Deflation is a process in an economy where prices decrease over a period of time. A direct consequence of that is an increase in the purchasing power of the national currency.
As an example, let’s consider a minimum food basket, which initially costs $10 a day, a month later the same basket costs $9.57, and a bit later it costs $9.14. This process of decrease in prices with an increase in purchasing power is called deflation.
Any country can face deflation, so it is important for citizens to understand what can happen with the economy in this scenario. One of the most famous examples of deflation is the US’s Great Depression. It affected the economies of all countries of the world and caused a financial crisis, one aspect of which was the stock market crash. It was a true disaster; prices slumped due to the lack of money supply as the amount of money in the economy was tied to the country’s gold reserves. That resulted in enterprise bankruptcies and numerous loans leading to major problems in the US economy.
Another salient example is Japan in the 1980s in the context of their post-war economic recovery. The improving welfare provided stable demand for production; however, over time the volume of goods began to significantly exceed consumer appetites. Households became oversaturated and the nation’s demand decreased sharply causing the monetary deficit, widespread closure of manufacturing companies, and general unemployment.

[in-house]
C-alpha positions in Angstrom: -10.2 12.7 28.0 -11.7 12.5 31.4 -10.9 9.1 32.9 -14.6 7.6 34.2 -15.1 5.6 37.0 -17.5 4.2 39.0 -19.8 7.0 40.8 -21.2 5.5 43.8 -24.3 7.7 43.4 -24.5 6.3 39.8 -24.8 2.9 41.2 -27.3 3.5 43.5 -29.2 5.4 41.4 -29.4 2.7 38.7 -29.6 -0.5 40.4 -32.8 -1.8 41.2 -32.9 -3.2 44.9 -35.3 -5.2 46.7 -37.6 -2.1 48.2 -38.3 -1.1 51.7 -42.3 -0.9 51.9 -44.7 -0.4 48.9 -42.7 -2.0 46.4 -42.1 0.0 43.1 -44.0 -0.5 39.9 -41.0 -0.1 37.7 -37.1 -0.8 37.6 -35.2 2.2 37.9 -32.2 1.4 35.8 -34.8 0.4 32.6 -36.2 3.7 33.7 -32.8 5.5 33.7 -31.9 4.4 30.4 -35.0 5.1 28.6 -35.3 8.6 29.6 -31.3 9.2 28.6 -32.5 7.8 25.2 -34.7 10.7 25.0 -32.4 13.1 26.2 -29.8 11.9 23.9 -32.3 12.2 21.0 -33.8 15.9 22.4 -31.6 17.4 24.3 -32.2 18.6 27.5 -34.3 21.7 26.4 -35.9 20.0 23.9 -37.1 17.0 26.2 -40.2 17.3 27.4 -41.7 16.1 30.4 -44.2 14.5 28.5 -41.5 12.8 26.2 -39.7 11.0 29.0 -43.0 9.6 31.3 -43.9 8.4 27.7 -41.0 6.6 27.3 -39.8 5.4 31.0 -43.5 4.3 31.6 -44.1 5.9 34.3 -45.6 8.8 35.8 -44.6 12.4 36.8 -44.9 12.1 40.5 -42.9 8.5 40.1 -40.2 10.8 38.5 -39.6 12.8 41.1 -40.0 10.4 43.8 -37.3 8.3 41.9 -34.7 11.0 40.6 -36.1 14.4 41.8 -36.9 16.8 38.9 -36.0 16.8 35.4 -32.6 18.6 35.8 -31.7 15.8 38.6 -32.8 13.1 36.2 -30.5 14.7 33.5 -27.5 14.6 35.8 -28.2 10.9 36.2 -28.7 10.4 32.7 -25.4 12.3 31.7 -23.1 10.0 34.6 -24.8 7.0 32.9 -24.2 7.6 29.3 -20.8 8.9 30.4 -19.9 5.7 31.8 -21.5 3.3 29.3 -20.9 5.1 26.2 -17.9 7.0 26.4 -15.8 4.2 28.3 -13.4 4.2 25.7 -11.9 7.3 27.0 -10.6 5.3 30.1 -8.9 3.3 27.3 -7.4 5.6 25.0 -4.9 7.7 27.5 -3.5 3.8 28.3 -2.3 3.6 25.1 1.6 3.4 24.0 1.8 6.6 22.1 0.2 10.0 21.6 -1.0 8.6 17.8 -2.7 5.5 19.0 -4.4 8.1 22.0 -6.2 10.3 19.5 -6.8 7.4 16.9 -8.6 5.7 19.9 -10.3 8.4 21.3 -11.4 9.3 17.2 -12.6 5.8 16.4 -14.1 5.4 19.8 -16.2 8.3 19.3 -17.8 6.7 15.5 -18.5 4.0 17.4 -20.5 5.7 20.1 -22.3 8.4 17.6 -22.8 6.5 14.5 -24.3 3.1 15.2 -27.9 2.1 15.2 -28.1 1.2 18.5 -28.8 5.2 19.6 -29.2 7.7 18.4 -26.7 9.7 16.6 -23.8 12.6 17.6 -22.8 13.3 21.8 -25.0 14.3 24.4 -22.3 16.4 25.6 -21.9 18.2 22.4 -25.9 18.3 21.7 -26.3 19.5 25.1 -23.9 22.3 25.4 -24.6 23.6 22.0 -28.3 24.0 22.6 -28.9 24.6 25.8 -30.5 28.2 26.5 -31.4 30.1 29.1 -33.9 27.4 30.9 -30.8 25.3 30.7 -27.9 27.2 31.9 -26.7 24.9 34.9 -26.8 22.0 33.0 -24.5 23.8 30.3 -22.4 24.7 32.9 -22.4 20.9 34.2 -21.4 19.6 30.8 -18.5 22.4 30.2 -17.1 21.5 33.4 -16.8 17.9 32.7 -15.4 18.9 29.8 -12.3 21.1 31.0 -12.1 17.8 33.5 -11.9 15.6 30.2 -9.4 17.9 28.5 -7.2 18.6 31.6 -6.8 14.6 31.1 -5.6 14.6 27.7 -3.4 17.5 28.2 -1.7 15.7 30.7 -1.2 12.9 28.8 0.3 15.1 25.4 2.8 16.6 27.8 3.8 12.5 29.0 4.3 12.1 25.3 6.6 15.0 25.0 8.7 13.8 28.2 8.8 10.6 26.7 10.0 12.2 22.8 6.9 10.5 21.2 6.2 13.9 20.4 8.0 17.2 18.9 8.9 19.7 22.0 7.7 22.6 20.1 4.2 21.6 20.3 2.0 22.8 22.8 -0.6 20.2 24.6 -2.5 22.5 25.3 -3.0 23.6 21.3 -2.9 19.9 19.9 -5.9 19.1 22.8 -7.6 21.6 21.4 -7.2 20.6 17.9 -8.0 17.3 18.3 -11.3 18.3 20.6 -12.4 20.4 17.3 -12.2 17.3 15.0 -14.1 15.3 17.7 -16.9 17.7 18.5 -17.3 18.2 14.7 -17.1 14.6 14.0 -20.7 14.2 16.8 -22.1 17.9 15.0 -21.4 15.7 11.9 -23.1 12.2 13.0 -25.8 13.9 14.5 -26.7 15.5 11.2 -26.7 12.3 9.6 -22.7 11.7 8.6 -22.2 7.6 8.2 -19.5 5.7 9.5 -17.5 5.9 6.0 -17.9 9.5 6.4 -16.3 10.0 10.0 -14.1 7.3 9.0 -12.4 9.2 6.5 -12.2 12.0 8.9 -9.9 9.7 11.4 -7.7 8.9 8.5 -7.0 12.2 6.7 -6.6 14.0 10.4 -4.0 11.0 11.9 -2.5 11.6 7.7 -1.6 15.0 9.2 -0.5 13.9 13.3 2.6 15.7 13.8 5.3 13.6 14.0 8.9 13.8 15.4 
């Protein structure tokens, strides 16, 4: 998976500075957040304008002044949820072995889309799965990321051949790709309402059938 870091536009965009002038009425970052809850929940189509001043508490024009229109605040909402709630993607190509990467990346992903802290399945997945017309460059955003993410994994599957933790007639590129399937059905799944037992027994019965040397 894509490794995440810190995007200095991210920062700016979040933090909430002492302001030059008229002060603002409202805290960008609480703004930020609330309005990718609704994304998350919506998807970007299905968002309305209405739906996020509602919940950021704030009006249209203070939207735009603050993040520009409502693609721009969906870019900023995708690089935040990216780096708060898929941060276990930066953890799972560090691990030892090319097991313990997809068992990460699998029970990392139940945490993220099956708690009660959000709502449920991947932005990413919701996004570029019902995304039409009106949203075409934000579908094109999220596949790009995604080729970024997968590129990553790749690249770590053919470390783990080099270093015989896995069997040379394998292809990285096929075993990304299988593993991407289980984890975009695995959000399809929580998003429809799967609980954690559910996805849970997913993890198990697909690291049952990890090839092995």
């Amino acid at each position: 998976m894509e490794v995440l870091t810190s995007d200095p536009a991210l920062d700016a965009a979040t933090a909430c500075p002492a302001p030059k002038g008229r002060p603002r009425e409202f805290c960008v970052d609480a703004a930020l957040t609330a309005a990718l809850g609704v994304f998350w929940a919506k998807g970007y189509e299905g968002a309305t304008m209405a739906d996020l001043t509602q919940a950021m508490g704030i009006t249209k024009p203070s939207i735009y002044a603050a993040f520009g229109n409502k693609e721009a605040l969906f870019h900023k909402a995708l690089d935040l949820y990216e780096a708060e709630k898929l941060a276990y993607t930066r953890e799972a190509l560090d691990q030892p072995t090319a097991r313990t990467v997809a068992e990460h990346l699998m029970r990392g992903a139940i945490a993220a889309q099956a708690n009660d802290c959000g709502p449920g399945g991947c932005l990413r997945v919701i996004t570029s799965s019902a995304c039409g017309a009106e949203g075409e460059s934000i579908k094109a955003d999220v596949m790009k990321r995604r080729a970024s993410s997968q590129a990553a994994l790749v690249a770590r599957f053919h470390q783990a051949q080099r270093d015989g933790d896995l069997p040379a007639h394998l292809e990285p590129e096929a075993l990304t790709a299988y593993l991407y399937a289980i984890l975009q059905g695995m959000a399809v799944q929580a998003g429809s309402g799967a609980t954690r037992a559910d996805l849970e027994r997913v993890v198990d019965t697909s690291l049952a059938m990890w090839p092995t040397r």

The Main Causes of Deflation
Sometimes even positive processes in the economy can lead to deflation. The decline in prices can occur for a number of reasons:
- Competition for buyers
- Decrease in seasonal products prices
- Decrease in raw materials prices
- Modernization of technologies
If there is an imbalance in the economy, it can cause deflation with negative consequences and a reduction in the money supply. The main reasons for this are:
- Cash surplus due to lower prices
- Decrease in the available amount of money leading to a cash shortage in relation to the volume of goods and services produced in the country
The Consequences of Deflation.
First of all, let’s look at the causal chain. It all starts with deflation: prices go down, purchasing power goes up, then we see a complete lack of motivation to invest, purchasing demand goes down, average prices go down making the production of goods unprofitable, therefore, production goes down, unemployment goes up, GDP is falling, then there is a recession, and then there is depression. Based on that, we can conclude that high deflation is not at all good for the economy but it is rather its worst enemy.
Methods of Combating Deflation
The government is most interested in preventing deflation from progressing; therefore, we will give examples of workable methods within the framework of monetary policy:
- Government increases its expenditures and makes direct injections into the economy
- Taxes are lowered while investments in production are increased, which keeps industry afloat
- The Central Bank lowers lending rates for enterprises and the entire population in general
In conclusion, we would like to emphasize that deflation is an extremely dangerous factor in the economy and modern economic science is just learning to mitigate it. A sharp rise in deflation can bring depression and stagnation to an economy, so it is a mistake to believe that deflationary processes are better than inflationary ones. The rate of increase in prices of up to two percent per year is considered an indicator of a healthy economy.